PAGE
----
No P-47 dual-seat trainers were ever built, and some pilots found the step up in performance from the Texan to the Thunderbolt too much to handle.
Renowned for its ruggedness, firepower and speed, the massive Republic P-47 was one of the most famous and important USAAF fighters during World War II. Produced in larger numbers than any other U.S. fighter, the Thunderbolt — affectionately nicknamed the “Jug” — served as a bomber escort and as a very effective ground attack fighter.
With over 12,500 built, the P-47D became the most-produced and widely-used model of the Thunderbolt. The USAAF and several Allied nations used the P-47 in nearly every combat theater. Through 1943 in Europe, the P-47C and P-47D equipped the majority of 8th Air Force fighter groups in England (and one in the 15th Air Force in Italy) as a long-range escort fighter.
In the Pacific, several 5th Air Force fighter groups flew the P-47D against Japanese air and ground forces in New Guinea and the Philippines in 1943-1944.
As Michael John Claringbould in his book P-47D Thunderbolt vs Ki-43-II Oscar NEW GUINEA 1943–44, during the first 18 months of the war the USAAF was under great strain. The demand for pilots in 1942–43 forced the system to place an emphasis on “quantity rather than quality,” and it was not until the early part of 1943 that Allied training surpassed German and Japanese training in terms of its length and overall quality.
The majority of the P-47 pilots that went into combat over New Guinea from mid-1943 were products of the USAAF’s pilot training program carried out by Technical Training Command and Flying Training Command.
Tuition was undertaken in four stages, starting with Primary Flight Training, which saw students accrue 65 hours in trainers such as the 200hp PT-19 Cornell monoplane or 220hp PT-13 Stearman biplane.
The standard primary school flight training was divided into four phases, with the pre-solo phase including general operation of a light aircraft, proficiency in landing techniques and recovery from stalls and spins. The second phase involved pre-solo flying, working on patterns such as “elementary 8s,” “lazy 8s,” “pylon 8s,” and “chandelles.” The third phase was dedicated to developing a high proficiency in landing approaches and landings. The fourth phase dealt with aerobatics. Each cadet had to make at least 175 landings before moving on. This was followed by 70 hours of Basic Flight Training in a 450hp BT-13/15 Valiant basic trainer.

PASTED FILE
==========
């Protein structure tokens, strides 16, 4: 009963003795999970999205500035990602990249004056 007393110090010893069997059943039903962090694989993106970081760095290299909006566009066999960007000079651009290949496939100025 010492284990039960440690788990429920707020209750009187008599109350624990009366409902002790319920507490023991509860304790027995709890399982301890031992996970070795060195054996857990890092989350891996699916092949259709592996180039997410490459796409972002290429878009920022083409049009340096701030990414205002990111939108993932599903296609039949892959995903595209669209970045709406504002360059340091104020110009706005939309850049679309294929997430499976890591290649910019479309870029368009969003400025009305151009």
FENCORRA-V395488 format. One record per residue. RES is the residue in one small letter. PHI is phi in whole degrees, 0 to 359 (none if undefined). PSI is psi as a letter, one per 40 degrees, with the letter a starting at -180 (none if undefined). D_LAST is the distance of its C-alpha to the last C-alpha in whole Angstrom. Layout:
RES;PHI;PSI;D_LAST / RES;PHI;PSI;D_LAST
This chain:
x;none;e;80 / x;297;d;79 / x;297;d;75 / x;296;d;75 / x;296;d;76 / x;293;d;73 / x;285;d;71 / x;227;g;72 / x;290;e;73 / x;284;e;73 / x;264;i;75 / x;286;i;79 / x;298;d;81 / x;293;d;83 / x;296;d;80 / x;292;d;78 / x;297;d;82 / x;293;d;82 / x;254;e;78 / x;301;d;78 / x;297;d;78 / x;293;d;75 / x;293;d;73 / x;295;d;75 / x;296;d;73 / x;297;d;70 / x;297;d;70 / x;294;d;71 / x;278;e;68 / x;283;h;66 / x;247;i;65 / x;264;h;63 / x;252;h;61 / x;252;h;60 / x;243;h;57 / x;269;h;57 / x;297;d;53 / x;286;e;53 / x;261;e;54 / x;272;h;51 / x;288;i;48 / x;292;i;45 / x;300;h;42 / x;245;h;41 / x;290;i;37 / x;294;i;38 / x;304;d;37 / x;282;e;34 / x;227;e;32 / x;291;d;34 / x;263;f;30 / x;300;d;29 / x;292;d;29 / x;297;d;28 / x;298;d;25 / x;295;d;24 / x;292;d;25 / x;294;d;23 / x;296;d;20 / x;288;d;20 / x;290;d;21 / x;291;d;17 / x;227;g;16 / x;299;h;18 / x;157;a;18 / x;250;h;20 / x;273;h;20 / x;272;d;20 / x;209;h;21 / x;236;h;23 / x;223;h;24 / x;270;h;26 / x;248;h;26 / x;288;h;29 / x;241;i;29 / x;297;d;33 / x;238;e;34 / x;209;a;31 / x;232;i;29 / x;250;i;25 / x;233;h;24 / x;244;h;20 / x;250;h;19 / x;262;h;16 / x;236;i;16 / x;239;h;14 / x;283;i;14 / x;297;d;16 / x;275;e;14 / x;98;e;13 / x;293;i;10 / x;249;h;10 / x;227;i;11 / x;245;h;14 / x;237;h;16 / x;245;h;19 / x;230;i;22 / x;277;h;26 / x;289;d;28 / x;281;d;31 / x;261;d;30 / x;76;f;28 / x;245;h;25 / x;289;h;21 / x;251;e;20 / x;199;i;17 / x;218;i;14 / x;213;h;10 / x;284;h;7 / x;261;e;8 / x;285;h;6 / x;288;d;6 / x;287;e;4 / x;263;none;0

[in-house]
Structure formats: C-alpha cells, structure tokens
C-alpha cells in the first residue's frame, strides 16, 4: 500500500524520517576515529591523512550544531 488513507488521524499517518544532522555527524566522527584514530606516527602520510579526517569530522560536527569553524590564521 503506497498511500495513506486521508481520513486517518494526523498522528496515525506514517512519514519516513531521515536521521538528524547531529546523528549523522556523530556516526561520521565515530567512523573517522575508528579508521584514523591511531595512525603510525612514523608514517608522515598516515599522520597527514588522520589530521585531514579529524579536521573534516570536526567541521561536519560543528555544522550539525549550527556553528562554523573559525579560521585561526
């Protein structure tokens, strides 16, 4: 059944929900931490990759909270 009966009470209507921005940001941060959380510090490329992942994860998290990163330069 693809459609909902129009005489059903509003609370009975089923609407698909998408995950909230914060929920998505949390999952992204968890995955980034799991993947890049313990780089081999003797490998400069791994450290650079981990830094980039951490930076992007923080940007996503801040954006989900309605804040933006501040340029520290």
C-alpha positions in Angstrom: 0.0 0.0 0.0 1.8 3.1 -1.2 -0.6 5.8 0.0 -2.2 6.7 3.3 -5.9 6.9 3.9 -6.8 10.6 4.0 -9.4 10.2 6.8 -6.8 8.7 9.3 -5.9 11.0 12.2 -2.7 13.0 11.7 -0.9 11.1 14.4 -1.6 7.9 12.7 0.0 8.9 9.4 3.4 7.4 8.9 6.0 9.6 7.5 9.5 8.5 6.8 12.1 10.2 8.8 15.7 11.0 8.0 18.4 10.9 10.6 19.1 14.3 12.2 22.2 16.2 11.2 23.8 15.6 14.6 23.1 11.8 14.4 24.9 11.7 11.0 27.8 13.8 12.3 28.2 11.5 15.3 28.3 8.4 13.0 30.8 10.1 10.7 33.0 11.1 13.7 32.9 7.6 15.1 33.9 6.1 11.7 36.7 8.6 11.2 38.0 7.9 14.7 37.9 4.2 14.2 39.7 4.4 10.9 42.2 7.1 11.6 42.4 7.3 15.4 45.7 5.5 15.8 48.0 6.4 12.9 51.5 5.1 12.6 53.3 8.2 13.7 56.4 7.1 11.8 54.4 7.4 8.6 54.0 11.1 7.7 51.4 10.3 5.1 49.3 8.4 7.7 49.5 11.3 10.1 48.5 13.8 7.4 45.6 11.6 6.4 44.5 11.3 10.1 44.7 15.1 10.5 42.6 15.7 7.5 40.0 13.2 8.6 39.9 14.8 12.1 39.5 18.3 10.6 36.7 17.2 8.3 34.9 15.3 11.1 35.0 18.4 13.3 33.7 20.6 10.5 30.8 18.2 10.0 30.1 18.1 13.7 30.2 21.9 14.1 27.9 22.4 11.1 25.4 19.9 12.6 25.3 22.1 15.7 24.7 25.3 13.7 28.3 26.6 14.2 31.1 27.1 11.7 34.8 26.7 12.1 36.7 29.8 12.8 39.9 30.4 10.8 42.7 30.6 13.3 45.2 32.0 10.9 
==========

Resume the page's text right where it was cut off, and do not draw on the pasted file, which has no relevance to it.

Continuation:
The next stage was Advanced Flight Training, which took the form of a ten-week course involving 75 hours of flying, 60 hours of ground schools and 19 hours of military training. Flying was done using the most powerful aircraft in the training syllabus, the 600hp AT-6 Texan. After successfully completing Advanced Flight Training the student would be awarded his silver pilot’s wings and given the rank of flight officer, or commissioned as a second lieutenant.
From December 1942 pilots then experienced transition flying training for two months with a Fighter Replacement Training Unit. Here, they learned to fly early versions of the frontline fighter type they would operate in combat. It was a major, and frightening, leap for a young pilot to move from the 600hp AT-6 to a beast like the 2,000hp P-47 Thunderbolt. Dual trainers were non-existent and crashes were far too common. By today’s safety standards the training was harsh and unforgiving, and in some ways it had to be. The price paid proved devastating, as thousands were lost learning to fly some of the world’s most dangerous and potent fighters – the USAAF recorded 52,651 training accidents resulting in 14,903 fatalities and 13,873 aircraft written off.
Having survived nine months of flying training, and with 200 hours of flight time in their logbooks, pilots were then assigned to unit training groups or designated as replacements for squadrons already in the frontline.
P-47D Thunderbolt vs Ki-43-II Oscar NEW GUINEA 1943–44 is published by Osprey Publishing and is available to order here.
Photo credit: IWM and U.S. Army Air Forces